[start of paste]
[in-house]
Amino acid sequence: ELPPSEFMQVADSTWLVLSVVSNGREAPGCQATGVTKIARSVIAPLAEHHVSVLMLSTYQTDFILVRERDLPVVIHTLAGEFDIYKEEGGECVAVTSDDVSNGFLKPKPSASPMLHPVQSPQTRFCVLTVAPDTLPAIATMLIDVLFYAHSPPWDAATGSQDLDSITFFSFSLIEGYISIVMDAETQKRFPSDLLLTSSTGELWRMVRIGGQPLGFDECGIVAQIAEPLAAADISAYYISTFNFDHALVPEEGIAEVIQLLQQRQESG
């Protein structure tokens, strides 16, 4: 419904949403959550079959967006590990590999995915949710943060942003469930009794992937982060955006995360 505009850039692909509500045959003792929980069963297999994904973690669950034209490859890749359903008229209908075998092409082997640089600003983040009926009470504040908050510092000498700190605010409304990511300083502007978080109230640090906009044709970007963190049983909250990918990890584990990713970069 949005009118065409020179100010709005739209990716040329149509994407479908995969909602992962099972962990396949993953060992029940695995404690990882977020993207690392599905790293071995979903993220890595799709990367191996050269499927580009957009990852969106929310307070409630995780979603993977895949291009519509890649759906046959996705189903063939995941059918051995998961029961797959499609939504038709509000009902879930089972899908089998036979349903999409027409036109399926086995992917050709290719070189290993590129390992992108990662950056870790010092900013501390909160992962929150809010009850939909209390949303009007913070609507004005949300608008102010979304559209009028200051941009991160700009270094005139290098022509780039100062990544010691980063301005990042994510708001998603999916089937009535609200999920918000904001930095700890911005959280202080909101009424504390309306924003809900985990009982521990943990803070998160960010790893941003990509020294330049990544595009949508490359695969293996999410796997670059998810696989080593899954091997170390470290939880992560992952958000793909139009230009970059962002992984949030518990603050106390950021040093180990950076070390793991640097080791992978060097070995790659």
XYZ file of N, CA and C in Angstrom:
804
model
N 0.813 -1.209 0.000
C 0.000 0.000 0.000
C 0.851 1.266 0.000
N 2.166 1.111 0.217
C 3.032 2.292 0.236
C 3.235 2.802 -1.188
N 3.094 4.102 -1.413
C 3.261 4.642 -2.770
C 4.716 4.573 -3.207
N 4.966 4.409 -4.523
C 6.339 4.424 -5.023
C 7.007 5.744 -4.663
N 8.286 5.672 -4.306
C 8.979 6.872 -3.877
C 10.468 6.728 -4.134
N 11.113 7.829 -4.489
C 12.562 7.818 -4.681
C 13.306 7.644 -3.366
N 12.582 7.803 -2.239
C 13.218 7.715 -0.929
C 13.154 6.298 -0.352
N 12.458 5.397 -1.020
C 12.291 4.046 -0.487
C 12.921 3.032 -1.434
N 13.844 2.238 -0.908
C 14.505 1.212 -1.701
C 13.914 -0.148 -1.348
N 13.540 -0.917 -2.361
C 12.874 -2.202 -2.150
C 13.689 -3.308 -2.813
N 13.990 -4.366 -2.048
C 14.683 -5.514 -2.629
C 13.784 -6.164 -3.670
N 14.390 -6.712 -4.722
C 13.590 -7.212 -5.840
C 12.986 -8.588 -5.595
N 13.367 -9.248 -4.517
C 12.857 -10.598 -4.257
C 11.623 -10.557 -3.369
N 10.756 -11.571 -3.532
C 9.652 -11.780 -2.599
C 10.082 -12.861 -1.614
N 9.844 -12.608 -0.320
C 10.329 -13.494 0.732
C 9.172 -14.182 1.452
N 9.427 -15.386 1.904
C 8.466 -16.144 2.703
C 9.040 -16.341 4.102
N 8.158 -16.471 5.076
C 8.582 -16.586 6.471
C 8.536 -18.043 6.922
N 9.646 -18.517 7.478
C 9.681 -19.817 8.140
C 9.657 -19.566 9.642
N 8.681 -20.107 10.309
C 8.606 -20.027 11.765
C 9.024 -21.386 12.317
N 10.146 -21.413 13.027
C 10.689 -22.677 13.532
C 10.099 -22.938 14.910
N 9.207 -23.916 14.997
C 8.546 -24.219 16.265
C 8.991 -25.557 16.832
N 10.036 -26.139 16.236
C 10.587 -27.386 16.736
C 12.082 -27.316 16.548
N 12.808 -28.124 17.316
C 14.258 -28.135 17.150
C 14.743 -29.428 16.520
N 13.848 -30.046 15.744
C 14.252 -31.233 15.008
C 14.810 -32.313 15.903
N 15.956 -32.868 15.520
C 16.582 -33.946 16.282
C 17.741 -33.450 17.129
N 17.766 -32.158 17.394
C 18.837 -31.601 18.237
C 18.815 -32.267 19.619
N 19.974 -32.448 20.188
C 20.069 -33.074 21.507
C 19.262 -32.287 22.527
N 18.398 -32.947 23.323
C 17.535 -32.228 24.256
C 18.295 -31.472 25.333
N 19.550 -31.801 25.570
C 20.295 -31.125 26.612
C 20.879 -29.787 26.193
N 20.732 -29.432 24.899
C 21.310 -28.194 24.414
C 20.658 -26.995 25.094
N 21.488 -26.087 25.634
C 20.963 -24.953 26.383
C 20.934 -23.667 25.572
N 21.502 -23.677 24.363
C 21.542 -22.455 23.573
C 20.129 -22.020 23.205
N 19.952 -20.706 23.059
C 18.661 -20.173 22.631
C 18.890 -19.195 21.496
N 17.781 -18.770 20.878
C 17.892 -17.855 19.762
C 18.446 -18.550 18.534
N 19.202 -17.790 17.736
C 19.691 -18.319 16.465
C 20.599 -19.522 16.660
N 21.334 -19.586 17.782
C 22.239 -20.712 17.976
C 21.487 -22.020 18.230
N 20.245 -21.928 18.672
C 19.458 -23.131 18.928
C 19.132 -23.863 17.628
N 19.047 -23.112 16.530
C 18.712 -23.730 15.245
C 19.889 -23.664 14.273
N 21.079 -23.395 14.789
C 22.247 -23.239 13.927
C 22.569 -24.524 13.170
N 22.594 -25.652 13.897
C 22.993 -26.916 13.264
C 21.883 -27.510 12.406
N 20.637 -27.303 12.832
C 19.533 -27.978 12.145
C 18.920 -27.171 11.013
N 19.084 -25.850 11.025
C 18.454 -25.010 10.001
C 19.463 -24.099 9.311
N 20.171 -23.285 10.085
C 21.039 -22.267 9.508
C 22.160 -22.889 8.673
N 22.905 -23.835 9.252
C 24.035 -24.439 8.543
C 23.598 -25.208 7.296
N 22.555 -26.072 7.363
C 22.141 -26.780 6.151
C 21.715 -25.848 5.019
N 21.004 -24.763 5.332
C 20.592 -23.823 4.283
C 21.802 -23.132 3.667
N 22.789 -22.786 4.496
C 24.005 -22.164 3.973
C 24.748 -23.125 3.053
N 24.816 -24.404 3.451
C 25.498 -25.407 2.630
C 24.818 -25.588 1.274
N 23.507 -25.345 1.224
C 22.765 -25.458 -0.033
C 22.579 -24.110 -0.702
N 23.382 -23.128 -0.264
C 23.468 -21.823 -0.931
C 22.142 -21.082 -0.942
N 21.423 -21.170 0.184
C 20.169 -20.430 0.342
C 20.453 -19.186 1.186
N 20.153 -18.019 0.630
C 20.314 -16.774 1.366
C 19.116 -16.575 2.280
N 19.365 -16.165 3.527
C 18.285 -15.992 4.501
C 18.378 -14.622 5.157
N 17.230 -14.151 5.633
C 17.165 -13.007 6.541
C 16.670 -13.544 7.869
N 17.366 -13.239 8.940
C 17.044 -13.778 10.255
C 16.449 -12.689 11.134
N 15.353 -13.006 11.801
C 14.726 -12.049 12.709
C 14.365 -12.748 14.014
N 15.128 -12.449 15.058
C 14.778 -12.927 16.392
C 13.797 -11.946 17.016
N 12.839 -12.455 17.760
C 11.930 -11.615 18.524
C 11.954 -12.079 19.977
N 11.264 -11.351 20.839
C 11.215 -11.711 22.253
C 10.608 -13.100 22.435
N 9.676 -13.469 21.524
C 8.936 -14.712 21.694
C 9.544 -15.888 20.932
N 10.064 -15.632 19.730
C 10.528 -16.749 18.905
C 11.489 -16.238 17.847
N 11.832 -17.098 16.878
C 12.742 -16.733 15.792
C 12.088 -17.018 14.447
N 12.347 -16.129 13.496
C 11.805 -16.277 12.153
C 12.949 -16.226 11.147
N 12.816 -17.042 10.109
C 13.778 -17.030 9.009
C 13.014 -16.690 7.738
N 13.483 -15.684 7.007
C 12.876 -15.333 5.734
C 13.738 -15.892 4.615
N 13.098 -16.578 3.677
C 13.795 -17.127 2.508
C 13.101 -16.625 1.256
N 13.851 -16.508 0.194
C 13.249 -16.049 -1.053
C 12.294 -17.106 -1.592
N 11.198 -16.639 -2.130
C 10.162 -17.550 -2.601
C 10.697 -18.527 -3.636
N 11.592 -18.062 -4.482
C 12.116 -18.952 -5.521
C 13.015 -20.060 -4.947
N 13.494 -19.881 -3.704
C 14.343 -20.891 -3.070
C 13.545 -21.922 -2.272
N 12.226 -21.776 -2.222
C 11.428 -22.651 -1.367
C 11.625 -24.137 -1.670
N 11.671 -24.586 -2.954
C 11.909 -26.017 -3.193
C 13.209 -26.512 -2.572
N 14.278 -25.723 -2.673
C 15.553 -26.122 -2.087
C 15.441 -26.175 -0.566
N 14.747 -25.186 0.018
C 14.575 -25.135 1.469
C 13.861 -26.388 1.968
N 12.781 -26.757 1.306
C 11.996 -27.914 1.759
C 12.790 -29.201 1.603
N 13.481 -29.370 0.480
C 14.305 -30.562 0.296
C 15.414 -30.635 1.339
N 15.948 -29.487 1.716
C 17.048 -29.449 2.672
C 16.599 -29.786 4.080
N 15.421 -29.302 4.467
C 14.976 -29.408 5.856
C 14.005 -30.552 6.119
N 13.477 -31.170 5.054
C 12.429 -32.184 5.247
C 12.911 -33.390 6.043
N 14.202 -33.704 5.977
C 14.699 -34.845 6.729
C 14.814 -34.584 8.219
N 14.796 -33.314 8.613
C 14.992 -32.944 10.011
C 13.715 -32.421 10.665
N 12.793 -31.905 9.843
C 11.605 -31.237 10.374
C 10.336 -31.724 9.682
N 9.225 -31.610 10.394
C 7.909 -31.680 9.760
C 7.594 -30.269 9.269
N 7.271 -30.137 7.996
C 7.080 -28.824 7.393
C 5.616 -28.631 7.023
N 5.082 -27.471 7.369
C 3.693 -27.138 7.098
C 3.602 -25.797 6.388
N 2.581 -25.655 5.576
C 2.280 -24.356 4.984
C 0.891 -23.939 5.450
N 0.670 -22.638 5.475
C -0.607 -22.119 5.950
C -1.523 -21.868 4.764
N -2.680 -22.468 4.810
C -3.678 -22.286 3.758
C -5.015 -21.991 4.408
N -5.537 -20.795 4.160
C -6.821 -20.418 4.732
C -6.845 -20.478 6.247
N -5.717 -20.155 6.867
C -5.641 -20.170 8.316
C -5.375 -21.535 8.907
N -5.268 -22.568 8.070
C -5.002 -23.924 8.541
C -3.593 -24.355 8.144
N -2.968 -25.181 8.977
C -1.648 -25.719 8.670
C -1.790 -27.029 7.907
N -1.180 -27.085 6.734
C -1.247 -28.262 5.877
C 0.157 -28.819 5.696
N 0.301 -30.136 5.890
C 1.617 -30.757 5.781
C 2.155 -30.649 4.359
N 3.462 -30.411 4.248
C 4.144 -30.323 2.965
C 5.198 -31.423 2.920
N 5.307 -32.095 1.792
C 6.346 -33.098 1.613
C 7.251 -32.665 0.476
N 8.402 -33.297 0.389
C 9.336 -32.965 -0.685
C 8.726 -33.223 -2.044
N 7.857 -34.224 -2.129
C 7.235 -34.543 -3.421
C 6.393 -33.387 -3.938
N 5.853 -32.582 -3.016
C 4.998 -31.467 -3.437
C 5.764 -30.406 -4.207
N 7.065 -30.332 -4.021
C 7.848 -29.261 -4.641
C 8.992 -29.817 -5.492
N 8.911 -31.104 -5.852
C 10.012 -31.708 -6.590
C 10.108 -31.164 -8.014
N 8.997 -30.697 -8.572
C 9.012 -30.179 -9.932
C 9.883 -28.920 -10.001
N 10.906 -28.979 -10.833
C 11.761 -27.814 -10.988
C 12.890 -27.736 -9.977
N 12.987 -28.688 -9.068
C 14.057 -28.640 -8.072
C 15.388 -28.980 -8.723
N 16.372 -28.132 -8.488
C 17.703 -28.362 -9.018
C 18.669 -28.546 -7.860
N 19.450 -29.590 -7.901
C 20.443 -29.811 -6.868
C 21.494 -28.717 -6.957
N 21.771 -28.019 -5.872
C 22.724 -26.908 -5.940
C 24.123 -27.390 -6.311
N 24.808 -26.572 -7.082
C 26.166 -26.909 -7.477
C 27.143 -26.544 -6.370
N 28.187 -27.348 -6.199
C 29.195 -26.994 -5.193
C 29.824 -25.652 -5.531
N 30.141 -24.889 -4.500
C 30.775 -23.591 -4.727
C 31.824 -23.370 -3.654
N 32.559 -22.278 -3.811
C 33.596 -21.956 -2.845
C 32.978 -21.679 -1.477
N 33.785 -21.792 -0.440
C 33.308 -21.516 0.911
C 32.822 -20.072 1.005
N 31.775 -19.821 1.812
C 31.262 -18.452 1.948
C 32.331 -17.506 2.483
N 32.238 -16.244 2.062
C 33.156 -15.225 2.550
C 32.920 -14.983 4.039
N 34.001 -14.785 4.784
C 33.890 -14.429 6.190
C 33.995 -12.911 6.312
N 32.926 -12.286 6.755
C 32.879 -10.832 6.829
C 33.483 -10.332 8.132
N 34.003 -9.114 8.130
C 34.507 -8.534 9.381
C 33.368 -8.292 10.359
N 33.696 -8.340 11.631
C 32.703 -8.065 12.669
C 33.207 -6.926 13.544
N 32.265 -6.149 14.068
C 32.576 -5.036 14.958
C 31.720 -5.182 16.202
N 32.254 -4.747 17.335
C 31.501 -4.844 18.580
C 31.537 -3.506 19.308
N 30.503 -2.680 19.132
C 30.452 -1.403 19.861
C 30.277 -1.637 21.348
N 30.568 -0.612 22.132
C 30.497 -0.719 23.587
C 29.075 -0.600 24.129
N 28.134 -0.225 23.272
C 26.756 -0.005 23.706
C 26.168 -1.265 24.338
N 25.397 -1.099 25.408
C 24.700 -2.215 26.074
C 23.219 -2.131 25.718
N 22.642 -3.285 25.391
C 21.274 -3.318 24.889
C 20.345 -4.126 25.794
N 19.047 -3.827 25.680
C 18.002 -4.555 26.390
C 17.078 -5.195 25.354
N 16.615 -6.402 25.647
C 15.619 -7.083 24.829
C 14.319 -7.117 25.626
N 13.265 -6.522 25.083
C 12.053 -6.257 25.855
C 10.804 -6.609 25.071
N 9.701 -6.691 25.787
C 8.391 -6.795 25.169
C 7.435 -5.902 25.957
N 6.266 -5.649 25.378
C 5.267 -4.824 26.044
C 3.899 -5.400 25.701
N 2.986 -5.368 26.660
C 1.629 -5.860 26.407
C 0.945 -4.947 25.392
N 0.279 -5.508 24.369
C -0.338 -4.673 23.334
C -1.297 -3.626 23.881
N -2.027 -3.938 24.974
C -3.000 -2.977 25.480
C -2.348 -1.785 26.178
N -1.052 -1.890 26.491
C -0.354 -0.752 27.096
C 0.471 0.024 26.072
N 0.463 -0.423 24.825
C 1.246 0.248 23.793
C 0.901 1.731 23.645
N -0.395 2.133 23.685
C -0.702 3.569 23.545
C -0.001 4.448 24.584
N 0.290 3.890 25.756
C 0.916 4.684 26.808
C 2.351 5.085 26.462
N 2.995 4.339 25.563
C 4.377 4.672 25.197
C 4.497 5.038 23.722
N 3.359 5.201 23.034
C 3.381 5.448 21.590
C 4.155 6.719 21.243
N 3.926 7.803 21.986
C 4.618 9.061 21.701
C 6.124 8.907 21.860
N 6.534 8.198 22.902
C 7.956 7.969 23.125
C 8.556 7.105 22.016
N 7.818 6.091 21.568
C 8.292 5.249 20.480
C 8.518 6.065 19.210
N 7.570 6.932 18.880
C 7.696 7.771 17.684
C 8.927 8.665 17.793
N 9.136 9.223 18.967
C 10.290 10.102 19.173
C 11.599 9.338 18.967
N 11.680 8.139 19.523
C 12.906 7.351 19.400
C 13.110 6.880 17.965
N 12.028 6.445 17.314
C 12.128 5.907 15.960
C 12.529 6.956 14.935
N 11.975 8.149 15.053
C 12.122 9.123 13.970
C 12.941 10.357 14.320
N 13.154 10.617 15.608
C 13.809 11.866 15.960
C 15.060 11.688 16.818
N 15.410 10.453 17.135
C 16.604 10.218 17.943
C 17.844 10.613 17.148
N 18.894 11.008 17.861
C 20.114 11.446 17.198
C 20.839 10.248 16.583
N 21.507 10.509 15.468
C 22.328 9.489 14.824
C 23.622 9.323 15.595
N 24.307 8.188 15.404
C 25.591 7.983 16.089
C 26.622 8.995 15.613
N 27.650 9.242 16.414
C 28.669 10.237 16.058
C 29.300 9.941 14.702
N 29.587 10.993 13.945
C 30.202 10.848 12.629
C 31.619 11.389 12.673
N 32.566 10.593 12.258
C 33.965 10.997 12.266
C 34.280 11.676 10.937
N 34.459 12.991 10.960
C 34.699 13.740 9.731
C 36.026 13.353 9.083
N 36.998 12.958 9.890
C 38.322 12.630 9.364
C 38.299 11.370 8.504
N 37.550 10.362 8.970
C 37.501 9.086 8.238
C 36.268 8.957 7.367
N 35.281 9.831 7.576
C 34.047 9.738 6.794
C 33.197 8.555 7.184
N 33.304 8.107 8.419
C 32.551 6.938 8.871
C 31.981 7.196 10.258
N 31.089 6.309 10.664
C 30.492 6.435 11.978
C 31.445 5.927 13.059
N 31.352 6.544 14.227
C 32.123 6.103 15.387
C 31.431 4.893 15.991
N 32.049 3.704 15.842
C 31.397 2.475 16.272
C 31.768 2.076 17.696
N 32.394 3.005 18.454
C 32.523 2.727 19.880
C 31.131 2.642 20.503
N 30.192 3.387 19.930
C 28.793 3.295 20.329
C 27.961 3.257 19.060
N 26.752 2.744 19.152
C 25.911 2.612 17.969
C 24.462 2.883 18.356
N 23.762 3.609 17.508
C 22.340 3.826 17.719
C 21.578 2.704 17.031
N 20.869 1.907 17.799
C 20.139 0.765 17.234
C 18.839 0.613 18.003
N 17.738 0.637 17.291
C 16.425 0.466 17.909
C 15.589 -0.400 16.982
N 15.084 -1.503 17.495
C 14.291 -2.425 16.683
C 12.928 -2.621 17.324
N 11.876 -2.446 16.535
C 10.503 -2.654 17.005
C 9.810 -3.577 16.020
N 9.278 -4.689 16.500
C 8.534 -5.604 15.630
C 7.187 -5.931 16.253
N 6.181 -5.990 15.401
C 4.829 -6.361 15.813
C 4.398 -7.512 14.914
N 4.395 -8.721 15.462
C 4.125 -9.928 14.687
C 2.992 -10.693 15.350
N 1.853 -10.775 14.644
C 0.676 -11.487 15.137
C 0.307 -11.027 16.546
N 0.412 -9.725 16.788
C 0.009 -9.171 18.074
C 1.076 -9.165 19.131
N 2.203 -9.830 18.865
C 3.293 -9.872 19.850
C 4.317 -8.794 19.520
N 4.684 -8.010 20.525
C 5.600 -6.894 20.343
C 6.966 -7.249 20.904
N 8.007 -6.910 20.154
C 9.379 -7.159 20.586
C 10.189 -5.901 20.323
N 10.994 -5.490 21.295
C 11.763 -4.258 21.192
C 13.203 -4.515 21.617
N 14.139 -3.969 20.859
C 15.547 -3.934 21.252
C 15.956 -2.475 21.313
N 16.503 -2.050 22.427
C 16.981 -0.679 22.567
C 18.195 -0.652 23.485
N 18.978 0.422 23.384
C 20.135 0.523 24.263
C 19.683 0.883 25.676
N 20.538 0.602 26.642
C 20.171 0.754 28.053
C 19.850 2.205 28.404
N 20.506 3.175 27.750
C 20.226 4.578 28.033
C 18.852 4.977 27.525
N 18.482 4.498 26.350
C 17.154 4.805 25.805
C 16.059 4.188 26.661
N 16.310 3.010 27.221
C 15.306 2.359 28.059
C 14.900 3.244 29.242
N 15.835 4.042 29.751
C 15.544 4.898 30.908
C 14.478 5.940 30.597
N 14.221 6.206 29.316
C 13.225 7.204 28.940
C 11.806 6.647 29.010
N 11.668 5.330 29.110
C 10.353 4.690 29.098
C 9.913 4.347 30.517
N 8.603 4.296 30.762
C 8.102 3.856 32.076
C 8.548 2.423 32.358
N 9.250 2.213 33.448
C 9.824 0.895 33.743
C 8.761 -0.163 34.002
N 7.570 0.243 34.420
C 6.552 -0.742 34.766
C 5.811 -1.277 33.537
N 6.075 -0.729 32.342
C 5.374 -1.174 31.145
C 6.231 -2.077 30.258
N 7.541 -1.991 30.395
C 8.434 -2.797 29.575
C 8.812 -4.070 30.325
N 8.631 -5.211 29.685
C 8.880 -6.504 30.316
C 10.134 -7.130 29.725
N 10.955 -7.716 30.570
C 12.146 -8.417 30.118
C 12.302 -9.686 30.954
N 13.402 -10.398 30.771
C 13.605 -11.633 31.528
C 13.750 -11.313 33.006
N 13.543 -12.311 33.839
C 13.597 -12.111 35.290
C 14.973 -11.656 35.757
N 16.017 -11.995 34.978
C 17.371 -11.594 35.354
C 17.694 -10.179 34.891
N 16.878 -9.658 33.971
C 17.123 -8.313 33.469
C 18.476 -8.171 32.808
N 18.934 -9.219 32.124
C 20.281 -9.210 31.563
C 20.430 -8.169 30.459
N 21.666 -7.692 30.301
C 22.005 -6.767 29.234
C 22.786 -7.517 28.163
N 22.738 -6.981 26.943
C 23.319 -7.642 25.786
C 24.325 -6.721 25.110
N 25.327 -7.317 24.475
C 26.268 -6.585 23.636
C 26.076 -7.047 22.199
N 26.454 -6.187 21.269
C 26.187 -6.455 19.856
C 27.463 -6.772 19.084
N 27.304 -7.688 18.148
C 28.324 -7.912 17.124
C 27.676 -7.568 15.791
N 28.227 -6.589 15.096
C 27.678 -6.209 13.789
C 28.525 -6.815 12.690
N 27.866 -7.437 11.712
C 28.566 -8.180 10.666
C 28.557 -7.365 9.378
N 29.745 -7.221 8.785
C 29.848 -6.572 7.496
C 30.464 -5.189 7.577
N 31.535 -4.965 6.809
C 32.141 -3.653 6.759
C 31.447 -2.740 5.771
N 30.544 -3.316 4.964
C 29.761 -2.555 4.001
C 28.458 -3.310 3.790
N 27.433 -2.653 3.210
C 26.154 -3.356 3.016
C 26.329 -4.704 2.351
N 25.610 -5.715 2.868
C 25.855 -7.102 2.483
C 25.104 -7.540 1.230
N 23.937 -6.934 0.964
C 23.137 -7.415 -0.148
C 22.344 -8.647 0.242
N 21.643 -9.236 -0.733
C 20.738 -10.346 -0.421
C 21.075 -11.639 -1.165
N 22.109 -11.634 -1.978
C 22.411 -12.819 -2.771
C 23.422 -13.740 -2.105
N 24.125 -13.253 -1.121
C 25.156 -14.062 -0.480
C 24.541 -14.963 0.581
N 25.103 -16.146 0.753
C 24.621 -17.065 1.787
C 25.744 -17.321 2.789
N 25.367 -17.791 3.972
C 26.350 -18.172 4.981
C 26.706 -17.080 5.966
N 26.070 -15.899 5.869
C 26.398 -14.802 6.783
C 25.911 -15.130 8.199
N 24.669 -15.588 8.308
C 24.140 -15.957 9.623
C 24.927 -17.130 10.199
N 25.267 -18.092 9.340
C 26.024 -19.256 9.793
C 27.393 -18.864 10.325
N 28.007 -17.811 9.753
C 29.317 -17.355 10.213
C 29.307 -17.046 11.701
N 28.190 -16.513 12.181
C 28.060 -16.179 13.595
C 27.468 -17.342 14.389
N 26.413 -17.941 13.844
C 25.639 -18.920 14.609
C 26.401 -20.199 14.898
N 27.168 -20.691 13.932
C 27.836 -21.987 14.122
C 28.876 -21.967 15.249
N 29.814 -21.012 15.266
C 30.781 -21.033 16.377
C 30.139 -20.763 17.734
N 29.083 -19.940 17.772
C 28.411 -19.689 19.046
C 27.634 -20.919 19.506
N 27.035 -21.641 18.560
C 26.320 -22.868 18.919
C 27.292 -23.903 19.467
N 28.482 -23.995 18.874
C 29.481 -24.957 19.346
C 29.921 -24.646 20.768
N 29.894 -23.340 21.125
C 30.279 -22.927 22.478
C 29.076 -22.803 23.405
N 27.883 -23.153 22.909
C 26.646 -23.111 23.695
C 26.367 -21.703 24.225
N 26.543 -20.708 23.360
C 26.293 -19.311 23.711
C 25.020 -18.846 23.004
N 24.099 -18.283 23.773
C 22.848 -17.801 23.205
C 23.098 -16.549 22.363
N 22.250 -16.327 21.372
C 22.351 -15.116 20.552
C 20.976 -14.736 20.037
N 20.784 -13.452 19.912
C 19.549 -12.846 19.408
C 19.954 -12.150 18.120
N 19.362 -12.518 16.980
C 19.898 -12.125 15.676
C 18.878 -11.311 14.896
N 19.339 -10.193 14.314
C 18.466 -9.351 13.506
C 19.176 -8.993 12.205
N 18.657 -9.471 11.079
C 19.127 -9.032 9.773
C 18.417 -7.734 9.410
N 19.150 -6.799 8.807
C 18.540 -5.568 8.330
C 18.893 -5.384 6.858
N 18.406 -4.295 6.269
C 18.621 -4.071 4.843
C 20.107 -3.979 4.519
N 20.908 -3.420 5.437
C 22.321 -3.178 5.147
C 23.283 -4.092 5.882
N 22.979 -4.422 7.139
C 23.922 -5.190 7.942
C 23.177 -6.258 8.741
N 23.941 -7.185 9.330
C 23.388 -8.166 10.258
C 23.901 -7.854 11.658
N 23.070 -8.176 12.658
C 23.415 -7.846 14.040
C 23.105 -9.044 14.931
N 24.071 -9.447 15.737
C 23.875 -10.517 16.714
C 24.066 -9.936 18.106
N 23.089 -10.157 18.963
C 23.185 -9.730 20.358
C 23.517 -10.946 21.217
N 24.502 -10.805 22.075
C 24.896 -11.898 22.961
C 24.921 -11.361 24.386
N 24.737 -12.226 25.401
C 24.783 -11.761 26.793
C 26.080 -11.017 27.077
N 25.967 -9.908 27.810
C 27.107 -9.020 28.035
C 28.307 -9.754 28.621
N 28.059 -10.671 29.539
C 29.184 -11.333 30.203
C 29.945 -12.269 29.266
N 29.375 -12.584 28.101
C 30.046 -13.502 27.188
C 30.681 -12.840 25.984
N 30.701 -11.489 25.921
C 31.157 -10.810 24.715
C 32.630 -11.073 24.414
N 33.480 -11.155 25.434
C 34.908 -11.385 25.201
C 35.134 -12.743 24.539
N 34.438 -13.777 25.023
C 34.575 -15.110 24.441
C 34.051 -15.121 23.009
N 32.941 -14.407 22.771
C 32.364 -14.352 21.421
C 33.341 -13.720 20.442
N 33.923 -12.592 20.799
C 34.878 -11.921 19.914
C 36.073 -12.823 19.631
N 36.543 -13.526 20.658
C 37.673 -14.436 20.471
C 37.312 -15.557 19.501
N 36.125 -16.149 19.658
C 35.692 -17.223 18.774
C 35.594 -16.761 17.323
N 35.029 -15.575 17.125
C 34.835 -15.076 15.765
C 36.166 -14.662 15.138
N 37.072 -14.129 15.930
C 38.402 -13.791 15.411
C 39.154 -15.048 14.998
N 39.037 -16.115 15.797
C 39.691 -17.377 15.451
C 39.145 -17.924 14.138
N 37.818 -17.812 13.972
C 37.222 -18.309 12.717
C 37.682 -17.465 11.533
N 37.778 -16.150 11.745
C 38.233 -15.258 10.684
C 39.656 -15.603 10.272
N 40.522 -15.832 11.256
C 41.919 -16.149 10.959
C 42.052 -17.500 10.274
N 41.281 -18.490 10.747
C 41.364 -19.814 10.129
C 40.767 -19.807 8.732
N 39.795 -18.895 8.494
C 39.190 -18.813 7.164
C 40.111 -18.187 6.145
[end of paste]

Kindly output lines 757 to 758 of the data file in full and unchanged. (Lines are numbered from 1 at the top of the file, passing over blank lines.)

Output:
N 25.967 -9.908 27.810
C 27.107 -9.020 28.035